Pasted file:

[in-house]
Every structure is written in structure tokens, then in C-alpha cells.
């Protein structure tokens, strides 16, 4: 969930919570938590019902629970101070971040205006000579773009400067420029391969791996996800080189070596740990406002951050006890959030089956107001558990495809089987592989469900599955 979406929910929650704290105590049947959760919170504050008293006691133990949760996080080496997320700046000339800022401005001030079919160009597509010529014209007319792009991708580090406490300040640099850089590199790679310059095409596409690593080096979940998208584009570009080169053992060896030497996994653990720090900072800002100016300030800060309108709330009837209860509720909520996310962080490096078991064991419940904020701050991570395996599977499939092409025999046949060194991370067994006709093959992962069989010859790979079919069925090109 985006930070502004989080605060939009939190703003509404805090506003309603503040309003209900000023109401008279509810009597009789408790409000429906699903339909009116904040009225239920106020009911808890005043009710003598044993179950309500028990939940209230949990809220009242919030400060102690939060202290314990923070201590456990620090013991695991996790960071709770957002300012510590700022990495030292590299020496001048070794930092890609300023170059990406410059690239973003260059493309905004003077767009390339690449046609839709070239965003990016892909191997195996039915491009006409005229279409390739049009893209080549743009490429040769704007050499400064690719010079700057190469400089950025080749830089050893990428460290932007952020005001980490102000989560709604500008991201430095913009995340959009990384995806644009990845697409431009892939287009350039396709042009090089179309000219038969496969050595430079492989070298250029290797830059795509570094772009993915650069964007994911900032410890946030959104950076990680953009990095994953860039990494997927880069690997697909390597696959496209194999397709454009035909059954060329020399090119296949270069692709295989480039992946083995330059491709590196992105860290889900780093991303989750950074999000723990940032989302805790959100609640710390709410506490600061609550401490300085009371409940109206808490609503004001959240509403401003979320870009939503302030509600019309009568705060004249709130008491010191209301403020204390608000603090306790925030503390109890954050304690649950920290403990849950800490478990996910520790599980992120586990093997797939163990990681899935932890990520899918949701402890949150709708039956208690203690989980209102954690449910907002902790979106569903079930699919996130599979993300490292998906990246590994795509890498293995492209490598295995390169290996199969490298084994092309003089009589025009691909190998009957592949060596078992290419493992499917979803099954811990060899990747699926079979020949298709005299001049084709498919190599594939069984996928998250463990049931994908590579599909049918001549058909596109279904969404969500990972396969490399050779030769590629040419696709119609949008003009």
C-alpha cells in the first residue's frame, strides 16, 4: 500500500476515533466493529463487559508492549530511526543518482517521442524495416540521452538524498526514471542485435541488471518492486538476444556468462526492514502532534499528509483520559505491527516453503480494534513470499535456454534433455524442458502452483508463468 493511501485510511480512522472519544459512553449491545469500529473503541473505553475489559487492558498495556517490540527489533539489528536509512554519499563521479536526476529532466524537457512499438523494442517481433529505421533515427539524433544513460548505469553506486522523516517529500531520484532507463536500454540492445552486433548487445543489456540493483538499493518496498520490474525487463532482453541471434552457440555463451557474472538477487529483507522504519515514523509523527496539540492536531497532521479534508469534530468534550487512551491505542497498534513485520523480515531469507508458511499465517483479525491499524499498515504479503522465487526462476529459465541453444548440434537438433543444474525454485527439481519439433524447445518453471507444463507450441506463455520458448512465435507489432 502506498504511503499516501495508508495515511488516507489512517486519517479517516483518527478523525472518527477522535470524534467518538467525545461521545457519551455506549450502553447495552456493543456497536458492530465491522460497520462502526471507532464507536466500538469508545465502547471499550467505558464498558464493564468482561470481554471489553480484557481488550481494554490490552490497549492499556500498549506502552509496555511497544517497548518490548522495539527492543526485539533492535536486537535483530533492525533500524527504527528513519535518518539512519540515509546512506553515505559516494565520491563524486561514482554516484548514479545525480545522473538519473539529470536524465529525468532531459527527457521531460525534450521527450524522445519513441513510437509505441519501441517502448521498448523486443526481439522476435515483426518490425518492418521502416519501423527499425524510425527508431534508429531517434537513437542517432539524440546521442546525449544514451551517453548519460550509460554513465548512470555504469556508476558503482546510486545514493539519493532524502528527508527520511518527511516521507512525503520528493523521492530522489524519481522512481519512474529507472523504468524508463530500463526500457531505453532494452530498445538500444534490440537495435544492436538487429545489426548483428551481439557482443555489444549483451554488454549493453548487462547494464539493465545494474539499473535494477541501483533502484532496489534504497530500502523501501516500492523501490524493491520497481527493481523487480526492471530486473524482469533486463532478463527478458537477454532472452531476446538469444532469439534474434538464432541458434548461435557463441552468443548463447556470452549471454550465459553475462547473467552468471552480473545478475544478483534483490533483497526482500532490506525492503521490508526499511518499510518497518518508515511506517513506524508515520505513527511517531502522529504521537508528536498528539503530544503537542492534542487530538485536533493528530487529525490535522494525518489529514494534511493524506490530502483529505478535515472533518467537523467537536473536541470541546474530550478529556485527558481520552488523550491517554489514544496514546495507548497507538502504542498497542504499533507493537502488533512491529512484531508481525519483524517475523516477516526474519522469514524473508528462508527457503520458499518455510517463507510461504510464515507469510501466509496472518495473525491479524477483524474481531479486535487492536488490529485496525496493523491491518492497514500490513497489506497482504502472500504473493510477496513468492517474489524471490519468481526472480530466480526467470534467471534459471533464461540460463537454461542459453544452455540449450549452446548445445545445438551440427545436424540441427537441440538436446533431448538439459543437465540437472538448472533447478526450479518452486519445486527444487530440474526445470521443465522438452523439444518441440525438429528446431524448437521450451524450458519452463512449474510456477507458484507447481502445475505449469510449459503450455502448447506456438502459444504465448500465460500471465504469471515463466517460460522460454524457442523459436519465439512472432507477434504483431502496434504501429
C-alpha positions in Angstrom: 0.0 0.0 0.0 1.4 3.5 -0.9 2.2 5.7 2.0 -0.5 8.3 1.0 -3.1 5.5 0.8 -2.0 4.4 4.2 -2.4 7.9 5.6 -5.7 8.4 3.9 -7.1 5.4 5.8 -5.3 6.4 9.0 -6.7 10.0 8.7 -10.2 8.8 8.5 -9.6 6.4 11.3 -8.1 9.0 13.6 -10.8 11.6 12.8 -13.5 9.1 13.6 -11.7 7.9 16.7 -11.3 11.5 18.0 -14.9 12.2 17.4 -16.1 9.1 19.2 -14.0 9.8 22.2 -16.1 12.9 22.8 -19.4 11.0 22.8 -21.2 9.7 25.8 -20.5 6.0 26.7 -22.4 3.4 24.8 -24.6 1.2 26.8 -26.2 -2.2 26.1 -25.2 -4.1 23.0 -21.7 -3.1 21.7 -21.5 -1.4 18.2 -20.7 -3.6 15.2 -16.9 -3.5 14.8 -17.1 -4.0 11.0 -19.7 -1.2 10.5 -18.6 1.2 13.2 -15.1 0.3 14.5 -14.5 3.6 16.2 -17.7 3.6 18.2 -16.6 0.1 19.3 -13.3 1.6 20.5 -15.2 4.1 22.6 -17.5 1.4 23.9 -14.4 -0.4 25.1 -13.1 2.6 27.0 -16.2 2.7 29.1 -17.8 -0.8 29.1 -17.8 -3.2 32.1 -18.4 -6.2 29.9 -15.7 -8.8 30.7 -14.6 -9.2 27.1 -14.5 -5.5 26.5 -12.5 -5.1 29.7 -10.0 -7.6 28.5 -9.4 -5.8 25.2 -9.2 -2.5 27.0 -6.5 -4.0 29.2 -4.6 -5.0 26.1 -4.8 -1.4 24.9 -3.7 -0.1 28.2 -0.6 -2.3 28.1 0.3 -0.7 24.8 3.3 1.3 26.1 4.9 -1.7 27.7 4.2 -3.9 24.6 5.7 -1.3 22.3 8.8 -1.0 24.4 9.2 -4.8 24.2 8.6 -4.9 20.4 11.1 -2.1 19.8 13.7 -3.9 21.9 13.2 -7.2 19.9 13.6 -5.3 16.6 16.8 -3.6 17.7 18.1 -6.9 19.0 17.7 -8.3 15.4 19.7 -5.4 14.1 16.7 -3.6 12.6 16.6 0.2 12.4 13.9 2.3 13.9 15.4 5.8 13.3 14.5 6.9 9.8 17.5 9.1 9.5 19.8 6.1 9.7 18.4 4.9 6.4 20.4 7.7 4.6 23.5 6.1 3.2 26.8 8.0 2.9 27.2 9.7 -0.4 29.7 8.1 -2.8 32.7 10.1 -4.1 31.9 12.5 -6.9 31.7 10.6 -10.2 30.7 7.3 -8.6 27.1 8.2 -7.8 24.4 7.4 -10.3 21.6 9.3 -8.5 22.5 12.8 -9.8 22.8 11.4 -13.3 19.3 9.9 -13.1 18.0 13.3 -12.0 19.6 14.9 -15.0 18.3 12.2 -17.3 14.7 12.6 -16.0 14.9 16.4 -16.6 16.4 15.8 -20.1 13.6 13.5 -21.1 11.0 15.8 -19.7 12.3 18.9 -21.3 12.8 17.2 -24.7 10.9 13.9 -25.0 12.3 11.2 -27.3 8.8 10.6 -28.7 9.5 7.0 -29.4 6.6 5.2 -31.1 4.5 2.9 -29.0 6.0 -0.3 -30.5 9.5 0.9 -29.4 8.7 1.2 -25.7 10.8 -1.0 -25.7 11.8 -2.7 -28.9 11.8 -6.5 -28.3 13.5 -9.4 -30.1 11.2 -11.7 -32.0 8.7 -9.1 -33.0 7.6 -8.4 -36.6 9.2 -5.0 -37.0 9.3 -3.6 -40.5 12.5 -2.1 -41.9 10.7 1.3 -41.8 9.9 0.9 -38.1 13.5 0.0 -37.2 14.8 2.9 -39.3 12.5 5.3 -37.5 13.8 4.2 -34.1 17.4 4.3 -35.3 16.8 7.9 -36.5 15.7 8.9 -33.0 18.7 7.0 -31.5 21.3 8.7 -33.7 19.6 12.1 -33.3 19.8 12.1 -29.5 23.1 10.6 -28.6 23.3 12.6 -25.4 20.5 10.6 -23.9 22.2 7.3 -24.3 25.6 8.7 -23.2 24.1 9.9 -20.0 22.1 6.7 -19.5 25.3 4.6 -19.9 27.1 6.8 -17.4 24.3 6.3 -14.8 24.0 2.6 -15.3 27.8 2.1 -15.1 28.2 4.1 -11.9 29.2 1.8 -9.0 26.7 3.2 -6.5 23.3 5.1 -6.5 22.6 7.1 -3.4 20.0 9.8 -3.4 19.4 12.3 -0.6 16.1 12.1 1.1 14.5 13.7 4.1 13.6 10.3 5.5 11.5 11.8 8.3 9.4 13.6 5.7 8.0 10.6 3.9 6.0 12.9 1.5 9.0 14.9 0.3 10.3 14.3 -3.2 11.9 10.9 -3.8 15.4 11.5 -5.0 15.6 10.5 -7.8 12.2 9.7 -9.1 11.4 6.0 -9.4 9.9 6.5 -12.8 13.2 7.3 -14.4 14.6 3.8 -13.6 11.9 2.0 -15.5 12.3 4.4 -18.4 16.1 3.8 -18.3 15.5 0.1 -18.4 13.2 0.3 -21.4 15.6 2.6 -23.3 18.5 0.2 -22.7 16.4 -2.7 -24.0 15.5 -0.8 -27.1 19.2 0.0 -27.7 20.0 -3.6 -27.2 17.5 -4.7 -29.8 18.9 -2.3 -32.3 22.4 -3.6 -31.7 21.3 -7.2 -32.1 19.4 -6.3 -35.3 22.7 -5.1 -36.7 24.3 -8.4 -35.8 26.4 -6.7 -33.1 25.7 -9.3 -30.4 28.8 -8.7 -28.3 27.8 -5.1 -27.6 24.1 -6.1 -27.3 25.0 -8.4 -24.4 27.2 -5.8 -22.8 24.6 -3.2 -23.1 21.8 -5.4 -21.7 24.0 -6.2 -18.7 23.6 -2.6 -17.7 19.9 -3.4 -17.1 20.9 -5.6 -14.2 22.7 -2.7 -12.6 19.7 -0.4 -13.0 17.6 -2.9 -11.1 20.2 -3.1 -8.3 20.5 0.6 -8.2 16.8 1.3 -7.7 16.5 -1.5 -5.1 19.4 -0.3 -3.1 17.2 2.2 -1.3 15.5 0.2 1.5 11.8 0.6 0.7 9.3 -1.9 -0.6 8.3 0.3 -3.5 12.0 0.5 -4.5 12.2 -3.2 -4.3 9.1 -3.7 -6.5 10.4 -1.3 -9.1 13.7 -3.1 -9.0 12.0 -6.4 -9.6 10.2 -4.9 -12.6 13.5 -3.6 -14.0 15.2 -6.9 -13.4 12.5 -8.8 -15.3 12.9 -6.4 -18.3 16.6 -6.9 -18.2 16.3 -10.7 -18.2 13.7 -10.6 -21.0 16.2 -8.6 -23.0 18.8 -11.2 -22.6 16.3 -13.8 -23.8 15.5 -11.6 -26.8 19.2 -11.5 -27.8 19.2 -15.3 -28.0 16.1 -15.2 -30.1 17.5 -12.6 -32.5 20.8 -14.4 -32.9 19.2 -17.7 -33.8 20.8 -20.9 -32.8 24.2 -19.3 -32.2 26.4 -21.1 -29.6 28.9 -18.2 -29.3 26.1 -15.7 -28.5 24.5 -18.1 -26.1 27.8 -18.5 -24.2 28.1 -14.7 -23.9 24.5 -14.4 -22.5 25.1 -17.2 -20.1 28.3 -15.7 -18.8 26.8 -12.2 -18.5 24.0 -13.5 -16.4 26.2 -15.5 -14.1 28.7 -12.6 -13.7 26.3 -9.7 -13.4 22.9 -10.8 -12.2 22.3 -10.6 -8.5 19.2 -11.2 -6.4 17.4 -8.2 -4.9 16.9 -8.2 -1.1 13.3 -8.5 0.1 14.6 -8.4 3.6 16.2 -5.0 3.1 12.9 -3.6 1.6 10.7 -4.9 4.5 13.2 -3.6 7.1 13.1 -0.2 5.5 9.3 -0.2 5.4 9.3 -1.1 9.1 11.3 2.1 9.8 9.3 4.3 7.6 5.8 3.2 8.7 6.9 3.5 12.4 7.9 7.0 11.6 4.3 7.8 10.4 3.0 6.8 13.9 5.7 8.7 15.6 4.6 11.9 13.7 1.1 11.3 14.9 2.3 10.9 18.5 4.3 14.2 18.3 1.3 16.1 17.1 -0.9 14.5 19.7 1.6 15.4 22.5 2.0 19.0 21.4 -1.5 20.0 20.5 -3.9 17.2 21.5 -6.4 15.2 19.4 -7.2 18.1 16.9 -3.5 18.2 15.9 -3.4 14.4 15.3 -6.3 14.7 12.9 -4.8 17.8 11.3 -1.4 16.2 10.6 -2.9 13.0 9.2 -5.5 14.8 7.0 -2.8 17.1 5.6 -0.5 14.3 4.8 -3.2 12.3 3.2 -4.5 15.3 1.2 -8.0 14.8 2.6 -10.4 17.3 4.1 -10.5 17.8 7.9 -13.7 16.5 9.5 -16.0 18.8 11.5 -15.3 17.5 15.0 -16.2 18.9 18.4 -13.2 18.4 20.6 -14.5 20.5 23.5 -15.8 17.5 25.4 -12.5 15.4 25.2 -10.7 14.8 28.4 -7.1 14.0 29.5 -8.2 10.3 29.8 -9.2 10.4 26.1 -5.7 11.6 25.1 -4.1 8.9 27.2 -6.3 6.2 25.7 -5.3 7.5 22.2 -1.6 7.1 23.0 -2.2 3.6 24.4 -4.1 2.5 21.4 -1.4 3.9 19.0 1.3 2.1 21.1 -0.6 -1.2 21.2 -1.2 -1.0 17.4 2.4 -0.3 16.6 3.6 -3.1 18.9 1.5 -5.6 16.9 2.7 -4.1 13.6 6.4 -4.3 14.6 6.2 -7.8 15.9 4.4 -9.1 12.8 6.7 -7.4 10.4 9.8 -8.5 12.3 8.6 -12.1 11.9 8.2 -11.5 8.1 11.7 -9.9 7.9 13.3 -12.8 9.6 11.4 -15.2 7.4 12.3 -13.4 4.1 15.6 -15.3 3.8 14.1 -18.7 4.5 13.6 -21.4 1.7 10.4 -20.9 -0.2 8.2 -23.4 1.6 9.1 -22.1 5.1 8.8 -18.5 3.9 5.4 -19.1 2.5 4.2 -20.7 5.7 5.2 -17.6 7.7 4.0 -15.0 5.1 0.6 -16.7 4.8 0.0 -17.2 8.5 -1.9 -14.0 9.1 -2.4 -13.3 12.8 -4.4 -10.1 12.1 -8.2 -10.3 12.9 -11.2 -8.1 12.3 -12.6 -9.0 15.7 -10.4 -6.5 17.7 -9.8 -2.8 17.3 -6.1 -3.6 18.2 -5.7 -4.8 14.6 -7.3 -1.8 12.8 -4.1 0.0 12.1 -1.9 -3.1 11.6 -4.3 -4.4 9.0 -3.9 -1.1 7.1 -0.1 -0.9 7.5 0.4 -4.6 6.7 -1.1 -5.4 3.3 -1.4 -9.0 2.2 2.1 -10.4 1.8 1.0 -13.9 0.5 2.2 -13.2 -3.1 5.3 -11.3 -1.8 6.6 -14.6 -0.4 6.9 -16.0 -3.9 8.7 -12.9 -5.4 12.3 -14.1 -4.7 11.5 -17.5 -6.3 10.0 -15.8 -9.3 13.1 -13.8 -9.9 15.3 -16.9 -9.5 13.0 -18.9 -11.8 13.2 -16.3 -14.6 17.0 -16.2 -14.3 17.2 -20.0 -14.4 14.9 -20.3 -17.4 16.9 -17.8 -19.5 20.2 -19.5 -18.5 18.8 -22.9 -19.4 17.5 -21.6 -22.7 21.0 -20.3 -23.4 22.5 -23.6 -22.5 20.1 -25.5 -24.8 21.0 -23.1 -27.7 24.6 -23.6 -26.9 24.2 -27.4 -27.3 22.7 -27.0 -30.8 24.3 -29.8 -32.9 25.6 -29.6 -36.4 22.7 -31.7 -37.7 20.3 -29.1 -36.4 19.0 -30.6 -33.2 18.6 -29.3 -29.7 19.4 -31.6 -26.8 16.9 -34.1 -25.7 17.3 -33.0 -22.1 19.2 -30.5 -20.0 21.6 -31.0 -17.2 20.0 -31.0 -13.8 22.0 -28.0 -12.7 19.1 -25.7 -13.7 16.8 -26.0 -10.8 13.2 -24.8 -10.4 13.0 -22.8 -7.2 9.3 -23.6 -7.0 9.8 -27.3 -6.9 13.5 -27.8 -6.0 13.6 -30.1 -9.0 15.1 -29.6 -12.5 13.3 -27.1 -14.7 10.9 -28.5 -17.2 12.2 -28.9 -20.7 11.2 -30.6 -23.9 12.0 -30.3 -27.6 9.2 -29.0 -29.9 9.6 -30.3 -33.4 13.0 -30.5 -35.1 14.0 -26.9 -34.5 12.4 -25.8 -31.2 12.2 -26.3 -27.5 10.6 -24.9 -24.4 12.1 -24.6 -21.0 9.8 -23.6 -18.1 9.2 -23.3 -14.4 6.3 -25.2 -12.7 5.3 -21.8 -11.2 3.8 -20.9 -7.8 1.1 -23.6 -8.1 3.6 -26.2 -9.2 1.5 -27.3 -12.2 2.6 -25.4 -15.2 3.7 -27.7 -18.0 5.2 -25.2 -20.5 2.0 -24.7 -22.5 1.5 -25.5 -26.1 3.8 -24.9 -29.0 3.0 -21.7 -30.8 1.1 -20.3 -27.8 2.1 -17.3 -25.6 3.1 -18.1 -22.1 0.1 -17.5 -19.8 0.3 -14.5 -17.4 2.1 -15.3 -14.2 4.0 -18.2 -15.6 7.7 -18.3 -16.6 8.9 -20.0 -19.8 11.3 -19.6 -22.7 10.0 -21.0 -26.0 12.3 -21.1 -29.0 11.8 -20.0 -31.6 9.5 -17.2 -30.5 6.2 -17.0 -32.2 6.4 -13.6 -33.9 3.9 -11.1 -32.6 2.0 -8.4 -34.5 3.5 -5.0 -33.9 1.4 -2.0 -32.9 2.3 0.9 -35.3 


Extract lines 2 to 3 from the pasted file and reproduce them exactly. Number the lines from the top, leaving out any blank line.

Every structure is written in structure tokens, then in C-alpha cells.
């Protein structure tokens, strides 16, 4: 969930919570938590019902629970101070971040205006000579773009400067420029391969791996996800080189070596740990406002951050006890959030089956107001558990495809089987592989469900599955 979406929910929650704290105590049947959760919170504050008293006691133990949760996080080496997320700046000339800022401005001030079919160009597509010529014209007319792009991708580090406490300040640099850089590199790679310059095409596409690593080096979940998208584009570009080169053992060896030497996994653990720090900072800002100016300030800060309108709330009837209860509720909520996310962080490096078991064991419940904020701050991570395996599977499939092409025999046949060194991370067994006709093959992962069989010859790979079919069925090109 985006930070502004989080605060939009939190703003509404805090506003309603503040309003209900000023109401008279509810009597009789408790409000429906699903339909009116904040009225239920106020009911808890005043009710003598044993179950309500028990939940209230949990809220009242919030400060102690939060202290314990923070201590456990620090013991695991996790960071709770957002300012510590700022990495030292590299020496001048070794930092890609300023170059990406410059690239973003260059493309905004003077767009390339690449046609839709070239965003990016892909191997195996039915491009006409005229279409390739049009893209080549743009490429040769704007050499400064690719010079700057190469400089950025080749830089050893990428460290932007952020005001980490102000989560709604500008991201430095913009995340959009990384995806644009990845697409431009892939287009350039396709042009090089179309000219038969496969050595430079492989070298250029290797830059795509570094772009993915650069964007994911900032410890946030959104950076990680953009990095994953860039990494997927880069690997697909390597696959496209194999397709454009035909059954060329020399090119296949270069692709295989480039992946083995330059491709590196992105860290889900780093991303989750950074999000723990940032989302805790959100609640710390709410506490600061609550401490300085009371409940109206808490609503004001959240509403401003979320870009939503302030509600019309009568705060004249709130008491010191209301403020204390608000603090306790925030503390109890954050304690649950920290403990849950800490478990996910520790599980992120586990093997797939163990990681899935932890990520899918949701402890949150709708039956208690203690989980209102954690449910907002902790979106569903079930699919996130599979993300490292998906990246590994795509890498293995492209490598295995390169290996199969490298084994092309003089009589025009691909190998009957592949060596078992290419493992499917979803099954811990060899990747699926079979020949298709005299001049084709498919190599594939069984996928998250463990049931994908590579599909049918001549058909596109279904969404969500990972396969490399050779030769590629040419696709119609949008003009």